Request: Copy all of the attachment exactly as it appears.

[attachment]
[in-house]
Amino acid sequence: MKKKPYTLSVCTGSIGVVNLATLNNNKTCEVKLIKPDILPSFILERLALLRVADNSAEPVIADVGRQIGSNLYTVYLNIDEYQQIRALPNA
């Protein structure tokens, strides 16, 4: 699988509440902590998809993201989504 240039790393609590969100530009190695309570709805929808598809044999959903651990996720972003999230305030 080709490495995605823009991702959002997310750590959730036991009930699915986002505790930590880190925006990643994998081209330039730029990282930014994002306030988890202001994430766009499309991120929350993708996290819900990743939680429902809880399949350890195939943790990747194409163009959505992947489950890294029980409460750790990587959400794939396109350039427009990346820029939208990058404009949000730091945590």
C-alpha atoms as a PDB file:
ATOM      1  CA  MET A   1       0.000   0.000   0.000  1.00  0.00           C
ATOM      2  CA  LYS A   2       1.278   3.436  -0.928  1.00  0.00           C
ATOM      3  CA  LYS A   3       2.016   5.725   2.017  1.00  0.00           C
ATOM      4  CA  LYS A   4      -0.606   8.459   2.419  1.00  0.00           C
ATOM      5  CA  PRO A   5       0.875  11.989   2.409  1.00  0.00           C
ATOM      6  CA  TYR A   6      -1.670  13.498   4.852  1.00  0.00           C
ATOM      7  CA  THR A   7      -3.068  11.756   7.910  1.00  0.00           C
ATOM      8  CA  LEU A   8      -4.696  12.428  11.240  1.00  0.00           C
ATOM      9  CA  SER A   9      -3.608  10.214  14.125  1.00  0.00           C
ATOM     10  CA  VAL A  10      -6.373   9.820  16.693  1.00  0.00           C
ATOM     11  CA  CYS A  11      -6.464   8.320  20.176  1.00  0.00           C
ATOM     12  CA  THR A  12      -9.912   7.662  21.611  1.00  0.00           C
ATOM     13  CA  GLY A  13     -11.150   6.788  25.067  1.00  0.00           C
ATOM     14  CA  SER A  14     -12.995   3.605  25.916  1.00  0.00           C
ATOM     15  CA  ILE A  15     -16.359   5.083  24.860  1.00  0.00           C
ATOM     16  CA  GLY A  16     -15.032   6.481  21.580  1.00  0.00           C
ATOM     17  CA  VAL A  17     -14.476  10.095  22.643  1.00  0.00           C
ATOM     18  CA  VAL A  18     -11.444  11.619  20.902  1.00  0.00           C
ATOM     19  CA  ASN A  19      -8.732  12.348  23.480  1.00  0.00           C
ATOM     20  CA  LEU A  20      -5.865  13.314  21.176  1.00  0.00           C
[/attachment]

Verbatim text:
[in-house]
Amino acid sequence: MKKKPYTLSVCTGSIGVVNLATLNNNKTCEVKLIKPDILPSFILERLALLRVADNSAEPVIADVGRQIGSNLYTVYLNIDEYQQIRALPNA
């Protein structure tokens, strides 16, 4: 699988509440902590998809993201989504 240039790393609590969100530009190695309570709805929808598809044999959903651990996720972003999230305030 080709490495995605823009991702959002997310750590959730036991009930699915986002505790930590880190925006990643994998081209330039730029990282930014994002306030988890202001994430766009499309991120929350993708996290819900990743939680429902809880399949350890195939943790990747194409163009959505992947489950890294029980409460750790990587959400794939396109350039427009990346820029939208990058404009949000730091945590």
C-alpha atoms as a PDB file:
ATOM      1  CA  MET A   1       0.000   0.000   0.000  1.00  0.00           C
ATOM      2  CA  LYS A   2       1.278   3.436  -0.928  1.00  0.00           C
ATOM      3  CA  LYS A   3       2.016   5.725   2.017  1.00  0.00           C
ATOM      4  CA  LYS A   4      -0.606   8.459   2.419  1.00  0.00           C
ATOM      5  CA  PRO A   5       0.875  11.989   2.409  1.00  0.00           C
ATOM      6  CA  TYR A   6      -1.670  13.498   4.852  1.00  0.00           C
ATOM      7  CA  THR A   7      -3.068  11.756   7.910  1.00  0.00           C
ATOM      8  CA  LEU A   8      -4.696  12.428  11.240  1.00  0.00           C
ATOM      9  CA  SER A   9      -3.608  10.214  14.125  1.00  0.00           C
ATOM     10  CA  VAL A  10      -6.373   9.820  16.693  1.00  0.00           C
ATOM     11  CA  CYS A  11      -6.464   8.320  20.176  1.00  0.00           C
ATOM     12  CA  THR A  12      -9.912   7.662  21.611  1.00  0.00           C
ATOM     13  CA  GLY A  13     -11.150   6.788  25.067  1.00  0.00           C
ATOM     14  CA  SER A  14     -12.995   3.605  25.916  1.00  0.00           C
ATOM     15  CA  ILE A  15     -16.359   5.083  24.860  1.00  0.00           C
ATOM     16  CA  GLY A  16     -15.032   6.481  21.580  1.00  0.00           C
ATOM     17  CA  VAL A  17     -14.476  10.095  22.643  1.00  0.00           C
ATOM     18  CA  VAL A  18     -11.444  11.619  20.902  1.00  0.00           C
ATOM     19  CA  ASN A  19      -8.732  12.348  23.480  1.00  0.00           C
ATOM     20  CA  LEU A  20      -5.865  13.314  21.176  1.00  0.00           C